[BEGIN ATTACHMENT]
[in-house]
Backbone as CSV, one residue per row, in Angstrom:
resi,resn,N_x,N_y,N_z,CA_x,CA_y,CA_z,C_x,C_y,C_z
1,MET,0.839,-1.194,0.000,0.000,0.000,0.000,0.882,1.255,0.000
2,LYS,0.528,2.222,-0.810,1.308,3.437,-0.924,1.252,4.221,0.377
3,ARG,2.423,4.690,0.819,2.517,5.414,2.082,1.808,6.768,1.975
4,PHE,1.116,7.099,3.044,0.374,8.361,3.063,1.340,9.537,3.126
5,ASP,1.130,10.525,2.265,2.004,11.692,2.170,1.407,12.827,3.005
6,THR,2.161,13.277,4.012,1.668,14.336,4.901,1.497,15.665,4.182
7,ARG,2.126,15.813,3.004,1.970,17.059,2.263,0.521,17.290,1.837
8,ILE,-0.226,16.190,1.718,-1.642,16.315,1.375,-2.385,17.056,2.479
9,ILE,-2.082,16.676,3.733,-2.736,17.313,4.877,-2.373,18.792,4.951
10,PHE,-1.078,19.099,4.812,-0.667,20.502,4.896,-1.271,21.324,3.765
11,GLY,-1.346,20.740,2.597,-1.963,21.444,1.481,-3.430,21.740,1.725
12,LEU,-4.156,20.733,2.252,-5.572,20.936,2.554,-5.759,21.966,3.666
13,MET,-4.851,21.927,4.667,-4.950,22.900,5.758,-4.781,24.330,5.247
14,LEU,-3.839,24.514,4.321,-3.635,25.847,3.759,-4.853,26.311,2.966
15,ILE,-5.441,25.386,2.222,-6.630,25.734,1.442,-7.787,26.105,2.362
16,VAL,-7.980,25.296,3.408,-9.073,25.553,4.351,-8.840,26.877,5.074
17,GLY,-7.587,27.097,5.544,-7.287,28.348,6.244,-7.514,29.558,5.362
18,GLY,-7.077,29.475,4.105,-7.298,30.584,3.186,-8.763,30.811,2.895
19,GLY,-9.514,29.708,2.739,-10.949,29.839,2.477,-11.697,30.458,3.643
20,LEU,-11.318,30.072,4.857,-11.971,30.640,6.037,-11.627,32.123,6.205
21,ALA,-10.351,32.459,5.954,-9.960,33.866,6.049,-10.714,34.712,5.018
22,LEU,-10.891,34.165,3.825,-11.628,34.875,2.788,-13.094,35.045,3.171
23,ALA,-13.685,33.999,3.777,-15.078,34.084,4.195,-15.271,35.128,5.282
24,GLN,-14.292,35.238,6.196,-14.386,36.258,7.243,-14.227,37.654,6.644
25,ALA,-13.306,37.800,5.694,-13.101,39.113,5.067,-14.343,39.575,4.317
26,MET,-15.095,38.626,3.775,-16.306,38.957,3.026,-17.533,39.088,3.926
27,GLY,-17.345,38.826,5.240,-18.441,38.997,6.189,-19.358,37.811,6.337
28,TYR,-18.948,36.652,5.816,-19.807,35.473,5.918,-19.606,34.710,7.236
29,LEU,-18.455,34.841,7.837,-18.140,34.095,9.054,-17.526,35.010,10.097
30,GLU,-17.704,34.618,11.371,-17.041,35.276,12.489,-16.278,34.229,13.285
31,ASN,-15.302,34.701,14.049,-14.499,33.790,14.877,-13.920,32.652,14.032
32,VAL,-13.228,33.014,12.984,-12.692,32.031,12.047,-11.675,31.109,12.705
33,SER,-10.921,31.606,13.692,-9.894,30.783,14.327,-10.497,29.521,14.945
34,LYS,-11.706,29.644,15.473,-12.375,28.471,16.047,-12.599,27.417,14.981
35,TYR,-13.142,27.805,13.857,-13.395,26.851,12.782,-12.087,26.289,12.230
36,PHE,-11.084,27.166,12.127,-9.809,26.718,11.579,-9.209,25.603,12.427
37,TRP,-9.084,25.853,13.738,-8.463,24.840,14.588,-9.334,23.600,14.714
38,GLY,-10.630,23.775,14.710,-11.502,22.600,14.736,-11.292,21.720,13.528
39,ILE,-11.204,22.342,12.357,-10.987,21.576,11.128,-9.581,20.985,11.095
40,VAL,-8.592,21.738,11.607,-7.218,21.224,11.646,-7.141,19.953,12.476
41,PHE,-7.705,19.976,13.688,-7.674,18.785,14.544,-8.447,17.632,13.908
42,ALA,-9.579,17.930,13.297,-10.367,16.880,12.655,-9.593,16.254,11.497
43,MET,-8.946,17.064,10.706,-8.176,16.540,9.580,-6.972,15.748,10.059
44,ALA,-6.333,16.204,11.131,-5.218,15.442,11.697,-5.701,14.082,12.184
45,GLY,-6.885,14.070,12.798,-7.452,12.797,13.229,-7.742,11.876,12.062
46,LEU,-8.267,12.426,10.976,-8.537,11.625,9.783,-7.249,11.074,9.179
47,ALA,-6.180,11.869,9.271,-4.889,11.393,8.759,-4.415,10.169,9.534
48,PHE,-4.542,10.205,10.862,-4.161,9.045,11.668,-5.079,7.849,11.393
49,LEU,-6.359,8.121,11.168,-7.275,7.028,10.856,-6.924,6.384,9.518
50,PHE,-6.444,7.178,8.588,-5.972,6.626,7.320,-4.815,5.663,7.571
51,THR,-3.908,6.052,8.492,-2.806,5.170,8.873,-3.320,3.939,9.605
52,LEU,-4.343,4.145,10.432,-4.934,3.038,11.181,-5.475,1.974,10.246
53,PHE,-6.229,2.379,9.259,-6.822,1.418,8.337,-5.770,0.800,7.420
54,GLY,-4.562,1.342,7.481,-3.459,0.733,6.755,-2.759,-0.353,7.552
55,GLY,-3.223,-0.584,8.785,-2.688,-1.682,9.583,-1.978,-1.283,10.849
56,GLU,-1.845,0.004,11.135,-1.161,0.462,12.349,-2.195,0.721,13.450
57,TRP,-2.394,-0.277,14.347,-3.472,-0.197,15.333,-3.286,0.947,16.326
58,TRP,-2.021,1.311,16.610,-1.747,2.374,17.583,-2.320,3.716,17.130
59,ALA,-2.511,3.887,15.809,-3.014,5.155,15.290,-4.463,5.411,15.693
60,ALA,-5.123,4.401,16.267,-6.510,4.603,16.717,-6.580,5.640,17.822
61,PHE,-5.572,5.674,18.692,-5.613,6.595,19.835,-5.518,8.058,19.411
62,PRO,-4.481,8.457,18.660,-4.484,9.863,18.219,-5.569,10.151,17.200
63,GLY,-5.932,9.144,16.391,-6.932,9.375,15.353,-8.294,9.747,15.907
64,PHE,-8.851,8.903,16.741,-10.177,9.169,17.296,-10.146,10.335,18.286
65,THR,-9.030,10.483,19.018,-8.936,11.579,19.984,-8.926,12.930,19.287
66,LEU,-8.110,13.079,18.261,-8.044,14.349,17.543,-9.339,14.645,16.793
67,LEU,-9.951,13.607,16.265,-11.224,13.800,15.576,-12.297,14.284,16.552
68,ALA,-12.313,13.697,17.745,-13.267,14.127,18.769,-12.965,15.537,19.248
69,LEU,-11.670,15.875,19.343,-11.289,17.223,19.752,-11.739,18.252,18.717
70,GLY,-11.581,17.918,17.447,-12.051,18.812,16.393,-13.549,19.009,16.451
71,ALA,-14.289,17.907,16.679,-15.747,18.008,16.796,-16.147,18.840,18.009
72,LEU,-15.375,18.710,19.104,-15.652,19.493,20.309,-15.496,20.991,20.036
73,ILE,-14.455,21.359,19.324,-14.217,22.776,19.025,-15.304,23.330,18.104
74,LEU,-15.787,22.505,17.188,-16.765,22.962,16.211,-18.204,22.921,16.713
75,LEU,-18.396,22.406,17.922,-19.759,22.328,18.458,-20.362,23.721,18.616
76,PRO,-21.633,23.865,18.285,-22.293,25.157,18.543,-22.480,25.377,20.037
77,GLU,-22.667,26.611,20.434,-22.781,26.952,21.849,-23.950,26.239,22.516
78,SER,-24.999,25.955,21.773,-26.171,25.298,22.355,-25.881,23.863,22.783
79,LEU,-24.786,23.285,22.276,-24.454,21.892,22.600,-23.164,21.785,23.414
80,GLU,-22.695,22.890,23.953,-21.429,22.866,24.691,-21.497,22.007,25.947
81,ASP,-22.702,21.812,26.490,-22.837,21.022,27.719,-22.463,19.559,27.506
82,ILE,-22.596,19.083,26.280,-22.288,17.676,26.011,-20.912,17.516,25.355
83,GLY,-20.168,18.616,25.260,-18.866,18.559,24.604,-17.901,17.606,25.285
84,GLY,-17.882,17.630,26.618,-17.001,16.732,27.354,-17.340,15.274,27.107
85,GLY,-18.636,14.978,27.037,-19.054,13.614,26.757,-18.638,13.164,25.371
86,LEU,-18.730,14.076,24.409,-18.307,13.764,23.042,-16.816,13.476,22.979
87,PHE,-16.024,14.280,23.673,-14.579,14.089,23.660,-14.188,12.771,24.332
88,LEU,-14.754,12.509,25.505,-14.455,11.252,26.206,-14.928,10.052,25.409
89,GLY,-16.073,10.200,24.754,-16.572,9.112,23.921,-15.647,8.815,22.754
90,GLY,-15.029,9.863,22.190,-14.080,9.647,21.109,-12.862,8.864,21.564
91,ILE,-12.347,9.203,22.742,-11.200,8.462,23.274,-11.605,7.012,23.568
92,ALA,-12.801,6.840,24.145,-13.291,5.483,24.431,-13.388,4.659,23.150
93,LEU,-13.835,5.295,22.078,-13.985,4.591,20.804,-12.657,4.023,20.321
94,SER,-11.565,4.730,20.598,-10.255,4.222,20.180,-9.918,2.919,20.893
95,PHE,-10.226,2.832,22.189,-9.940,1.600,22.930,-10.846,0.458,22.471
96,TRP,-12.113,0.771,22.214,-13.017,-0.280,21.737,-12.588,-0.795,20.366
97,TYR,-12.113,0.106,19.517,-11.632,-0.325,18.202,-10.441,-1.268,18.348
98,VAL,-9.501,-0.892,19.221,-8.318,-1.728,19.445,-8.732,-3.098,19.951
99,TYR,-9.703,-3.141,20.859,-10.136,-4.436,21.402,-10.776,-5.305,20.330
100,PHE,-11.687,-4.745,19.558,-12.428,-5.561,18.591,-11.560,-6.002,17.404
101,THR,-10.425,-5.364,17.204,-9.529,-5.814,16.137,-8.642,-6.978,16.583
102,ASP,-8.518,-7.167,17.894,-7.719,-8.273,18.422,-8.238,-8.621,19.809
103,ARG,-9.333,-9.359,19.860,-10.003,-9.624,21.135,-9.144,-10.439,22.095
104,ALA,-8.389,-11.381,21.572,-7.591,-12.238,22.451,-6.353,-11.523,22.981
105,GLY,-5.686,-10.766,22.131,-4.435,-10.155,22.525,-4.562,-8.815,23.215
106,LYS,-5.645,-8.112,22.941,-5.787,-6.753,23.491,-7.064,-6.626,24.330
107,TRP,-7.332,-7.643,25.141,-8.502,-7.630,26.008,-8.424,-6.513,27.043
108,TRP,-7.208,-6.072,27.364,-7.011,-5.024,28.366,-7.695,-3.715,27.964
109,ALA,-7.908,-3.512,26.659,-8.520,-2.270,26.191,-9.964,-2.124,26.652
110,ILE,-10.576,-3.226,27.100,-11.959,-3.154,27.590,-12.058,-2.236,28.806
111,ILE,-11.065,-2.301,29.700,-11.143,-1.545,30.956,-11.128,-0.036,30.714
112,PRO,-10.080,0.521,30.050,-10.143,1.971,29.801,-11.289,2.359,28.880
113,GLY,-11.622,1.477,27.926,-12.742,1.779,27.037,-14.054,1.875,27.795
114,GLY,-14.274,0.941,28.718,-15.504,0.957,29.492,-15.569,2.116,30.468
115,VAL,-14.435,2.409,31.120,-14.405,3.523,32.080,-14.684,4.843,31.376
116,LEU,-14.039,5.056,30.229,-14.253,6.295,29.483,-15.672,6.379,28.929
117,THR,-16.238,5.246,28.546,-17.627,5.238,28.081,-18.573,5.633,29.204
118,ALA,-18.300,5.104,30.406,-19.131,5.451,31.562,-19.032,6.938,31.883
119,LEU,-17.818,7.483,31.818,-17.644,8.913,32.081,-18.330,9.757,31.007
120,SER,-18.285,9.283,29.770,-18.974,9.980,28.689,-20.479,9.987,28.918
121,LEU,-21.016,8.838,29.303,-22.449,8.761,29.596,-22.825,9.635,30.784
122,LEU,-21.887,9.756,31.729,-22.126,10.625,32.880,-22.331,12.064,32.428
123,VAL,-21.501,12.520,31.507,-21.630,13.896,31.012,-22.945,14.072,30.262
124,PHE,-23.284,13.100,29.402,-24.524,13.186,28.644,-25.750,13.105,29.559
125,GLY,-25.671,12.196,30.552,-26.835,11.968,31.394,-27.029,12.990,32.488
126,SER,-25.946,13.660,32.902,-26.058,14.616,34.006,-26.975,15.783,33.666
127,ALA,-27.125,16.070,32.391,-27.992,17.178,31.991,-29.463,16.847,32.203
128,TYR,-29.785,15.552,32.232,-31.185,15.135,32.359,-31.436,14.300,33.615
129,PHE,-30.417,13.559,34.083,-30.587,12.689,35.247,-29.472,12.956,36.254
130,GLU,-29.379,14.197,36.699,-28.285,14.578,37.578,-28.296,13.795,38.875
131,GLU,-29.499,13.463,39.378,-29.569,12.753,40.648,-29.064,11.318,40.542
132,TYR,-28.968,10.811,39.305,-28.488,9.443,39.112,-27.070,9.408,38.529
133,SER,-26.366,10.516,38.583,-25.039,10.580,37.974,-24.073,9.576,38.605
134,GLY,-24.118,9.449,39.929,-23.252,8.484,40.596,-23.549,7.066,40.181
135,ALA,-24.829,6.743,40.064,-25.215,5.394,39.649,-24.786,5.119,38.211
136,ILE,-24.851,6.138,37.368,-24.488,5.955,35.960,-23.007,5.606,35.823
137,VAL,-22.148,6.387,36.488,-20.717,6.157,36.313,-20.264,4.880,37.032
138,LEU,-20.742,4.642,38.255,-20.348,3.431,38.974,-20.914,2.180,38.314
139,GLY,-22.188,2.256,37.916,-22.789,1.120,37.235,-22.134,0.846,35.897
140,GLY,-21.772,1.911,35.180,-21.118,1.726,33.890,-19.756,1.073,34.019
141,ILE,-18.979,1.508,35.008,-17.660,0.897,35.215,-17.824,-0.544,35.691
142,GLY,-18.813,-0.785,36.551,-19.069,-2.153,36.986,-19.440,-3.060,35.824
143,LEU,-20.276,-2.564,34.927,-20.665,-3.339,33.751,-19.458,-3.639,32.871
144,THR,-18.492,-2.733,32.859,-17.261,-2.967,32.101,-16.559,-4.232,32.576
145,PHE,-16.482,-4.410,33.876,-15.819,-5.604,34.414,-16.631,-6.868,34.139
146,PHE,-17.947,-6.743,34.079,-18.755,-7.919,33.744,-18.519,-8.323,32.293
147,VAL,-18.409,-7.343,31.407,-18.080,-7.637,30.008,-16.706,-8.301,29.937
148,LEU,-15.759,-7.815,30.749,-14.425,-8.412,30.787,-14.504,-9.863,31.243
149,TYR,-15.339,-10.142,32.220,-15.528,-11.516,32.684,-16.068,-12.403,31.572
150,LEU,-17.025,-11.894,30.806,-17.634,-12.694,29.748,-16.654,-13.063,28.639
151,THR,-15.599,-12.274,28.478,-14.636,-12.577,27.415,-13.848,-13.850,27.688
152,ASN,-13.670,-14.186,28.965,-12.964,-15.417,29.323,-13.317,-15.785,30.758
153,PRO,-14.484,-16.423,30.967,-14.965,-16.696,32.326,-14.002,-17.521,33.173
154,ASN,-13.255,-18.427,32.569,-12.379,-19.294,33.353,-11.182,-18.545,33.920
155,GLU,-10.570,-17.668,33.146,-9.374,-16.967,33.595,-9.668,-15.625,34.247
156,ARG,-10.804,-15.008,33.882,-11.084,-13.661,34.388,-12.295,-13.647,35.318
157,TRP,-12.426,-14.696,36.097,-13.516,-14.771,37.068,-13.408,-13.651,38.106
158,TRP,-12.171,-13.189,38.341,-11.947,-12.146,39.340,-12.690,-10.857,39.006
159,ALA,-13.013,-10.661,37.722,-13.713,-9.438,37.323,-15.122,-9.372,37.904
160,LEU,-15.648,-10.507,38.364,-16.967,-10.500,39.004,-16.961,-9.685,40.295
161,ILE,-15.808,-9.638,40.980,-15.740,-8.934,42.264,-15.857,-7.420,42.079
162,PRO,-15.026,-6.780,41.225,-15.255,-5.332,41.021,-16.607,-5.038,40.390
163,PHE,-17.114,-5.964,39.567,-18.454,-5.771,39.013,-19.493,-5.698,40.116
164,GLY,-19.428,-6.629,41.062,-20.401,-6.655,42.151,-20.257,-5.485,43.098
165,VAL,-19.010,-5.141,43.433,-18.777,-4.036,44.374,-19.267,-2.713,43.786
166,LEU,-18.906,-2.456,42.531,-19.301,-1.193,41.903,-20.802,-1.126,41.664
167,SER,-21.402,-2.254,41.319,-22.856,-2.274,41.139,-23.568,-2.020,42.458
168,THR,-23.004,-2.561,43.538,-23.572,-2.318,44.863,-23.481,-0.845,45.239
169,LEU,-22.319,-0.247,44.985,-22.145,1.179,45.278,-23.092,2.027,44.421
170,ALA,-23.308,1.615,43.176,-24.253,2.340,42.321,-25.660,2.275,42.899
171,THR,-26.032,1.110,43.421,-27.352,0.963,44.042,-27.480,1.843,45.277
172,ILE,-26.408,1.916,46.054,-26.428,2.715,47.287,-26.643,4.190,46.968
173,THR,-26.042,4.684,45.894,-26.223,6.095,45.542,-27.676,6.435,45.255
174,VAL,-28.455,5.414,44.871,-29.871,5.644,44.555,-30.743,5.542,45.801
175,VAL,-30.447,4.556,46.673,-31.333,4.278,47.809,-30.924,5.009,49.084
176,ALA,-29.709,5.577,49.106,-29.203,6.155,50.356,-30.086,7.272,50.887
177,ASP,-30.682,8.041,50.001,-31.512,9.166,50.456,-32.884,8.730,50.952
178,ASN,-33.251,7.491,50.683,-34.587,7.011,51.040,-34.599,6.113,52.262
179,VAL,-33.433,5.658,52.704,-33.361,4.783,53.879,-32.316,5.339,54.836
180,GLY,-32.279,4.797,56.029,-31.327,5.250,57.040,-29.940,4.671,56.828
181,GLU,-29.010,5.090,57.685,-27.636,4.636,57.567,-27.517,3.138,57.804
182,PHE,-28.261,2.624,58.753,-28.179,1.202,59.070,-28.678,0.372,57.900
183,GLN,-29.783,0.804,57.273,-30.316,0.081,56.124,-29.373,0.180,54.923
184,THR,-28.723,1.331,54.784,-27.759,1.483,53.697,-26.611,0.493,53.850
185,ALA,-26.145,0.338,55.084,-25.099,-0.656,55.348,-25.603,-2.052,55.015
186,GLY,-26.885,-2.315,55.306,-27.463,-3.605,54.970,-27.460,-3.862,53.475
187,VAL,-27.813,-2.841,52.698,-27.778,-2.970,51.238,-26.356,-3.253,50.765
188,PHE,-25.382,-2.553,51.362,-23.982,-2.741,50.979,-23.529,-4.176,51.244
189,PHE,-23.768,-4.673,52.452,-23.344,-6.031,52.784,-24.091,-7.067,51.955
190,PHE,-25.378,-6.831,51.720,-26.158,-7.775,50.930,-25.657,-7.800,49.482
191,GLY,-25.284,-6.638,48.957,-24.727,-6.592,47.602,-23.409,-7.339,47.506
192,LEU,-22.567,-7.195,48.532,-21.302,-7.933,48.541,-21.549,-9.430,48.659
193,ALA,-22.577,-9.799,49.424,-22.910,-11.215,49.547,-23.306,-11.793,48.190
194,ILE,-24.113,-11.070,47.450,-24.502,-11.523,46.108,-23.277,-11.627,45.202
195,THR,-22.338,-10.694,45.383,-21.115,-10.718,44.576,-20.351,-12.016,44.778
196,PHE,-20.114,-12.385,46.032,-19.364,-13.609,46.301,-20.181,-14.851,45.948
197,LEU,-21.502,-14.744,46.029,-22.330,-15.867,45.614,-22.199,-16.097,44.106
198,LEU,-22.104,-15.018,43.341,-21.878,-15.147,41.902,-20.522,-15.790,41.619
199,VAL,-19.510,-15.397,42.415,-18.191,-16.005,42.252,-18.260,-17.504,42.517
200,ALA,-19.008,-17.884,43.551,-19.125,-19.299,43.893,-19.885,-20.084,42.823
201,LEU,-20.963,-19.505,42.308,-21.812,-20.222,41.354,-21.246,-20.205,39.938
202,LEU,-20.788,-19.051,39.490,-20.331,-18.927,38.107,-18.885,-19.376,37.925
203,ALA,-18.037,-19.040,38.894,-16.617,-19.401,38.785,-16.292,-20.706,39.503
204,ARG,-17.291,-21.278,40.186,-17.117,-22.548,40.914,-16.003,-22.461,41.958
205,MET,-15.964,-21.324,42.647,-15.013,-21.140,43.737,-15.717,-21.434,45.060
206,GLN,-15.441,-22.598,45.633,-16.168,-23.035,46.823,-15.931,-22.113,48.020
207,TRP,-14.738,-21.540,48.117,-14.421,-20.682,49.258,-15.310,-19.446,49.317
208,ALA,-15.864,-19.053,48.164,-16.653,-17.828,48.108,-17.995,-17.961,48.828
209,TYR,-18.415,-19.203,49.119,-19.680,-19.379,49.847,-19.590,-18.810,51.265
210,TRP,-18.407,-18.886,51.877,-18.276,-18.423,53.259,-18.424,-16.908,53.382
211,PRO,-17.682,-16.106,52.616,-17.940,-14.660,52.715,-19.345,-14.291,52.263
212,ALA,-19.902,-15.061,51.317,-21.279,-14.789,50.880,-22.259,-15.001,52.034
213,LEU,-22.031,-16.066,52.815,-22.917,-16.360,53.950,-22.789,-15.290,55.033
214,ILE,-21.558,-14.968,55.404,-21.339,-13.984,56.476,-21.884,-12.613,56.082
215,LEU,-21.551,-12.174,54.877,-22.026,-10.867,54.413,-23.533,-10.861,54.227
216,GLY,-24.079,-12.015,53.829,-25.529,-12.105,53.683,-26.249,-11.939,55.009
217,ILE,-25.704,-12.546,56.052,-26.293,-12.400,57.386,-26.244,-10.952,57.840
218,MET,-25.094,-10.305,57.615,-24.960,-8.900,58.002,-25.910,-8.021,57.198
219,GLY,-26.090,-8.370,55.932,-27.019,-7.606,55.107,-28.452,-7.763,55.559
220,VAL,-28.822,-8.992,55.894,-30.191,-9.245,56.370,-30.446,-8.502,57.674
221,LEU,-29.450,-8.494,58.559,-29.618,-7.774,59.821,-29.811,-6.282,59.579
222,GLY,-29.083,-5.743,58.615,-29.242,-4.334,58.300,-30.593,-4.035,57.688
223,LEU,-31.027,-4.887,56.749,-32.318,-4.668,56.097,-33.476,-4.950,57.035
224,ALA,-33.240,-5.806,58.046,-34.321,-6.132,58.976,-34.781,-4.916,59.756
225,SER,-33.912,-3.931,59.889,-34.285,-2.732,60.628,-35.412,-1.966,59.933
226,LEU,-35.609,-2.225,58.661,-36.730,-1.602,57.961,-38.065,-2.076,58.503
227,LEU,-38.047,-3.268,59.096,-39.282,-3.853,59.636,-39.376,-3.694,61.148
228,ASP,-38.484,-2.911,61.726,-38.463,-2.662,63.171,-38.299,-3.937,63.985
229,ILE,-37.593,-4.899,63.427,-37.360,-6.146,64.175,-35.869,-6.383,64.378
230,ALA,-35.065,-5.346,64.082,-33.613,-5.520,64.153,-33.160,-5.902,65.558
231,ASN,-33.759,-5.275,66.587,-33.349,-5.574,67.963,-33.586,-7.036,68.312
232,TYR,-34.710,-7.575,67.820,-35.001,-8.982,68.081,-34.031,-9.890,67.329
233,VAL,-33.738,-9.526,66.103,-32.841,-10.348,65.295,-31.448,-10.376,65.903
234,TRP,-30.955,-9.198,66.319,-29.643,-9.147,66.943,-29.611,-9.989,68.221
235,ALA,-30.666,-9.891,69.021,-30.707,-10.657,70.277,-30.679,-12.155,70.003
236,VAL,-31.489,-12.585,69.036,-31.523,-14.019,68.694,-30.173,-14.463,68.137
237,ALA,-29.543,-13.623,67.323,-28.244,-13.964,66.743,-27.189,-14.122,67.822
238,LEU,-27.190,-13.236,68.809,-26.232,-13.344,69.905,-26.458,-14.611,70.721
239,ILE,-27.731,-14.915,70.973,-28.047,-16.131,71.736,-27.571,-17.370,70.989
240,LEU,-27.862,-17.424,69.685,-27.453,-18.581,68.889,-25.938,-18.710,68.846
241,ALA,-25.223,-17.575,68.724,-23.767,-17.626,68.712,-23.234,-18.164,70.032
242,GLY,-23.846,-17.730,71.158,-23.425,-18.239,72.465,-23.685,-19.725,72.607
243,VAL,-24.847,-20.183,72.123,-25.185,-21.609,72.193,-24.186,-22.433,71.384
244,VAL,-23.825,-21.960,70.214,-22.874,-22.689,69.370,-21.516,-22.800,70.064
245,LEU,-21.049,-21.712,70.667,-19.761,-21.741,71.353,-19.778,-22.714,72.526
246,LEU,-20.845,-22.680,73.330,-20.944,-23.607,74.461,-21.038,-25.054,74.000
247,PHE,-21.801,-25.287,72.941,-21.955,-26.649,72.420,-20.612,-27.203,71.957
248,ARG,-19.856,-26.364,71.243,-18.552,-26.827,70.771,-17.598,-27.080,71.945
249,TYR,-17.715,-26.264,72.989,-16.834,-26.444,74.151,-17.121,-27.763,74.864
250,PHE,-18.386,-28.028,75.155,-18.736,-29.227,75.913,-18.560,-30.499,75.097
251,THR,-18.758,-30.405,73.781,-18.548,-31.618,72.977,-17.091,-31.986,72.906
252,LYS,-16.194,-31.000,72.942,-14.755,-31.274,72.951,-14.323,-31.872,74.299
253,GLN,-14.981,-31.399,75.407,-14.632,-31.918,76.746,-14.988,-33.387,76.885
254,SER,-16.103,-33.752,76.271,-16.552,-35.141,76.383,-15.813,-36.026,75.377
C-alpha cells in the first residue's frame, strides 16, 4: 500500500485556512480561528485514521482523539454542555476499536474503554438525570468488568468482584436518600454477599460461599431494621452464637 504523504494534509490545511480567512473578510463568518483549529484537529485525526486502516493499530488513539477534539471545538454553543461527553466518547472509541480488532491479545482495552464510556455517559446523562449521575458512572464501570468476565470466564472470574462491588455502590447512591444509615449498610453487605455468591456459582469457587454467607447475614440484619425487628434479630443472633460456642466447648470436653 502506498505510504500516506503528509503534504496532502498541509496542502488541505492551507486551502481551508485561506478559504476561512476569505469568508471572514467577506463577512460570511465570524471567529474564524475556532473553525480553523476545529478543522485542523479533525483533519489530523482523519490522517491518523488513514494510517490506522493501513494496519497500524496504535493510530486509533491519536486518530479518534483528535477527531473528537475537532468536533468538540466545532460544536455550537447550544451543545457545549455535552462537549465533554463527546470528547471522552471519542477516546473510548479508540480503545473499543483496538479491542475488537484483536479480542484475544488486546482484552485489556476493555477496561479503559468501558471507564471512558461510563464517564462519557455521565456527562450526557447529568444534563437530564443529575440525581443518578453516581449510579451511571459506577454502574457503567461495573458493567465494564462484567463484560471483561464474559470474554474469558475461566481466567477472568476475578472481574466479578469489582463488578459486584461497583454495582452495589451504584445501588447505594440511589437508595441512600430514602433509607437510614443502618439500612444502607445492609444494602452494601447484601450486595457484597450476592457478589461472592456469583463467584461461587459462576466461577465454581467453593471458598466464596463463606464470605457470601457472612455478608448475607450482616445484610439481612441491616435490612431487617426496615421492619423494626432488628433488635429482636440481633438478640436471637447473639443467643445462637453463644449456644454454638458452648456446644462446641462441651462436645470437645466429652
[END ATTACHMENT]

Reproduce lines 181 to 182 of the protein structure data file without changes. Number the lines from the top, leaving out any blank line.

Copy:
178,ASN,-33.251,7.491,50.683,-34.587,7.011,51.040,-34.599,6.113,52.262
179,VAL,-33.433,5.658,52.704,-33.361,4.783,53.879,-32.316,5.339,54.836